Personal growth requires risk taking

Growth is essential at all stages of life, for if not we become myopic and/or irrelevant.

Dr. Nevil Speer

October 6, 2018

4 Min Read
Personal growth requires risk taking

I don’t recall the exact details, but I do remember watching CNBC’s Squawk Box one morning several years ago and they were featuring corporate executives talking about their young adult children – young professionals now in the workplace. The key question directed at each of the parents revolved around what advice was important for their children now that college was behind them and they were making their way in the professional world.

One mother particularly caught my attention. She said something to the effect of, “I constantly ask my son if he’s taking enough risk.” She went on to explain that she was always concerned her son might become complacent or comfortable –- and then ultimately find himself stuck-in-place as the world transitioned around him. She talked at length about her encouragement that he push the envelope, and ultimately fail at some things, to ensure that he was ready for the next challenge or transition that would inevitably come his way.

That discussion has stuck with me. The mother’s wise sentiment is true not only for young people, but for all of us –- no matter where we are in our career. Growth is essential at all stages or else we become myopic and/or irrelevant. However, that’s not a comfortable thought. Learning, stretching and growing requires a lot of energy and commitment and often discomfort or pain to really benefit.

But it’s all worth it! James Hollis addresses this in his book, “Finding Meaning In the Second Half of Life.” The principle he lays out is true whether you’re 25 (and still in the first half of life) or 55 (and find yourself in the second half of life). Hollis explains that: Each morning the twin gremlins of fear and lethargy set at the foot of our bed and smirk. Fear of further departure, fear of the unknown, fear of the challenge of largeness intimidates us back into our convenient rituals, conventional thinking and familiar surroundings. To be recurrently intimidated by the task of life is a form of spiritual annihilation.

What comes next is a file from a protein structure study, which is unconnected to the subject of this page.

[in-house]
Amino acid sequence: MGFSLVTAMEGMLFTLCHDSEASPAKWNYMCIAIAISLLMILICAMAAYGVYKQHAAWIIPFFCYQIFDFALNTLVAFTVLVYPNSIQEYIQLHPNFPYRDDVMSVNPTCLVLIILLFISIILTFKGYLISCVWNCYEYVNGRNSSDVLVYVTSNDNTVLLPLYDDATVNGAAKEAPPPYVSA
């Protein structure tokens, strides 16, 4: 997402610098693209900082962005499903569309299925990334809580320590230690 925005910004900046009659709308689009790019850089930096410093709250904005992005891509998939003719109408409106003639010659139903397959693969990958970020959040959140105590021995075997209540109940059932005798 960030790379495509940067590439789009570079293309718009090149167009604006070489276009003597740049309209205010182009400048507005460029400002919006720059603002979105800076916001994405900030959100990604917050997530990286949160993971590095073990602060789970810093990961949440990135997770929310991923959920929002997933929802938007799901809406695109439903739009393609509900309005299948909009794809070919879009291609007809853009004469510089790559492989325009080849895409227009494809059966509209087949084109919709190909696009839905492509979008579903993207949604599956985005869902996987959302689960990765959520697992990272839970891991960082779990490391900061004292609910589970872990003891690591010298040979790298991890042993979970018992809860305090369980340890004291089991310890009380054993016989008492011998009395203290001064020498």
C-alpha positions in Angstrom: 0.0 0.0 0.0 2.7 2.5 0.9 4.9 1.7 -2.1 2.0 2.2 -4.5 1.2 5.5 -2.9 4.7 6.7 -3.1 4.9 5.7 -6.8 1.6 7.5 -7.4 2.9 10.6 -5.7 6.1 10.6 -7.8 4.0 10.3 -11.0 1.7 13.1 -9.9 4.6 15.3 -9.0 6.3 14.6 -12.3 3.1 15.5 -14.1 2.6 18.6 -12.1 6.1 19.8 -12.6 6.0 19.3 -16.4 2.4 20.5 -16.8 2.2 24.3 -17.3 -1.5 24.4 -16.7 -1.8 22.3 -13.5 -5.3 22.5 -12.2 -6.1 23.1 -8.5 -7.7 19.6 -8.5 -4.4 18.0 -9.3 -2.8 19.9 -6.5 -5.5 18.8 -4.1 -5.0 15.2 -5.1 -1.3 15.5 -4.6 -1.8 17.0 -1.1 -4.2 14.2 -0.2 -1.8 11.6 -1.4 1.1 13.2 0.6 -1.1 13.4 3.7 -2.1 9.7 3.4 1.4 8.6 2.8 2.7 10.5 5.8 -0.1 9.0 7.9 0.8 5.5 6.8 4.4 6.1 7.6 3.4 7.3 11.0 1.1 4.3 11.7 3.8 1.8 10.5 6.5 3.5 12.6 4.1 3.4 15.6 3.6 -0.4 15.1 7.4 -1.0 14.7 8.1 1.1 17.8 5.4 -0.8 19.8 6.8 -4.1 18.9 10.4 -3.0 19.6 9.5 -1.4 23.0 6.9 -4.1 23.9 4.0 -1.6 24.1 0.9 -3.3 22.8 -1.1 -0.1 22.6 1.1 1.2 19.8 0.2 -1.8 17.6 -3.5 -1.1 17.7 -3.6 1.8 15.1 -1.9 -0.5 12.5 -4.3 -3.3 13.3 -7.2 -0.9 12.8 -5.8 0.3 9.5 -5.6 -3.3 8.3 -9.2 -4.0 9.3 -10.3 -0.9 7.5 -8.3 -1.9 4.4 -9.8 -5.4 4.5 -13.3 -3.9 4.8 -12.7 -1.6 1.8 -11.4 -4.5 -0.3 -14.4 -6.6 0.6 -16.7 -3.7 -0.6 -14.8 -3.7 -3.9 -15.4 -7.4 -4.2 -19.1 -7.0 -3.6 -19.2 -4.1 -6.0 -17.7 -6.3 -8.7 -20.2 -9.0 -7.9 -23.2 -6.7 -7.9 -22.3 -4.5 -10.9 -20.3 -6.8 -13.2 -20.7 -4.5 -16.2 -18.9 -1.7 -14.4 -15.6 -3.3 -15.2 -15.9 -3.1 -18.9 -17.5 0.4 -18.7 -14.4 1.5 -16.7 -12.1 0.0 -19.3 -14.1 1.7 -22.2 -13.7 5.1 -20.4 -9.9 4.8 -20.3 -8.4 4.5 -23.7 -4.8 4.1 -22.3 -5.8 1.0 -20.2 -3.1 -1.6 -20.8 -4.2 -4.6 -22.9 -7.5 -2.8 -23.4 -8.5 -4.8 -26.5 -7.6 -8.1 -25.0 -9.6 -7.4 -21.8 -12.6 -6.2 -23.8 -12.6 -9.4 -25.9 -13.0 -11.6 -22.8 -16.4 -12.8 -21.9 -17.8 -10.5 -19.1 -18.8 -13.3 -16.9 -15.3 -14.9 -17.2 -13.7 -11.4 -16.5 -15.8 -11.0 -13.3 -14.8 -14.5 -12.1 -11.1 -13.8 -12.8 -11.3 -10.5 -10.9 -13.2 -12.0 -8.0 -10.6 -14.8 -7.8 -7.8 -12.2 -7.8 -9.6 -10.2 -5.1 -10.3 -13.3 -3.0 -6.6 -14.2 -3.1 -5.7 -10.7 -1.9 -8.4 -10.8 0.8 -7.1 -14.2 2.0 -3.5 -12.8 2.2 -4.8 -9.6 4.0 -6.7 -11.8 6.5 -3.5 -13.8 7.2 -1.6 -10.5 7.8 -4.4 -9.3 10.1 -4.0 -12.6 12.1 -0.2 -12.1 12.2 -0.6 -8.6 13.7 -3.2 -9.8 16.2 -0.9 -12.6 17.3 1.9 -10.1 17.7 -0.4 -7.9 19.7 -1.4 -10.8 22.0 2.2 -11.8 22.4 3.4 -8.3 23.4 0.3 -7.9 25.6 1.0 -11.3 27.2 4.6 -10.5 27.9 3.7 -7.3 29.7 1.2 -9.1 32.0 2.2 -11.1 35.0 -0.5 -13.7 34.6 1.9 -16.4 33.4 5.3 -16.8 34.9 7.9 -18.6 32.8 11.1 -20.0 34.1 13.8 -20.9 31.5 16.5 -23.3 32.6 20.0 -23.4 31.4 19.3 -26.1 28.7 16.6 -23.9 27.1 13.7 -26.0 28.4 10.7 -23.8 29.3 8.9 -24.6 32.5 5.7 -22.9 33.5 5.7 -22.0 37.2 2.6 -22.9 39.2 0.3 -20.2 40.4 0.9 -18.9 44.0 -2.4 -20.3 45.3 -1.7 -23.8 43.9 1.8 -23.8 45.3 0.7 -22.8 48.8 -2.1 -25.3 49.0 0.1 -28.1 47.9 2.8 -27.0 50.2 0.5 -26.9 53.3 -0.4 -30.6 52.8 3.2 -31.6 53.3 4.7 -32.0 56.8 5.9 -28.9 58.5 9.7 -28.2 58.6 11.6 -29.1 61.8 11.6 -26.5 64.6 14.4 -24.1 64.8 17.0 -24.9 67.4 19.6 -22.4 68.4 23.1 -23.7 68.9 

On the other front, lethargy seduces us with sibilant whispers: kick back, chill out, numb out, take it easy for a while … sometimes for a long while, sometimes a lifetime, sometimes a spiritual oblivion…

The daily confrontation with these gremlins of fear and lethargy obliges us to choose between anxiety and depression… Anxiety will be our companion if we risk the next stage of our journey, and depression our companion if we do not…

Faced with such a choice, choose anxiety and ambiguity, for they are developmental, always, while depression is regressive. Anxiety is an elixir, and depression is a sedative. The former keeps us on the edge of our life, and the latter in the sleep of childhood.

In other words, you must choose one of two paths, each and every day. Going one way, you settle in and embrace lethargy. That’s so alluring because it’s so easy. You tell yourself you’ve made it, you’ve earned your spot and it’ll be smooth sailing from here.

But lethargy is deceptive, because the gremlin doesn’t foretell of boredom, despair and/or regret down the line, and it’s that regret that is the worst problem of all. We’ve all met (or worked with) individuals who continually talk about the glory days and have become bitter because the world has passed them up. The ultimately succumbed to lethargy.

Alternatively, that leaves you with the other path, fear. It’s so hard to embrace. None of us like to be uncomfortable. It takes energy and courage to push through day after day, but it’s worth it.

To be sure, when Hollis talks about fear, he’s not referencing or embracing unhealthy cowardice or needless worry –- especially the latter as it simply serves to sidetrack from achieving bigger purpose. In fact, to the contrary, Hollis would argue to put that aside; accordingly, he cites Carl Jung’s position on the role of fear in our lives: “Fear is a challenge and a task, because only the boldness can deliver from fear. And if the risk is not taken, the meaning of life is somehow violated.”

That’s precisely what our CNBC mother/executive is telling her son; she’s channeling Jung in her exhortation towards risk. And Hollis would echo her encouragement. Sure, it’s scary along the way. There’ll be some discomfort, anxiety, and trepidation. But it’s also the only path where we ultimately find fulfillment. And therein the end justifies the means.

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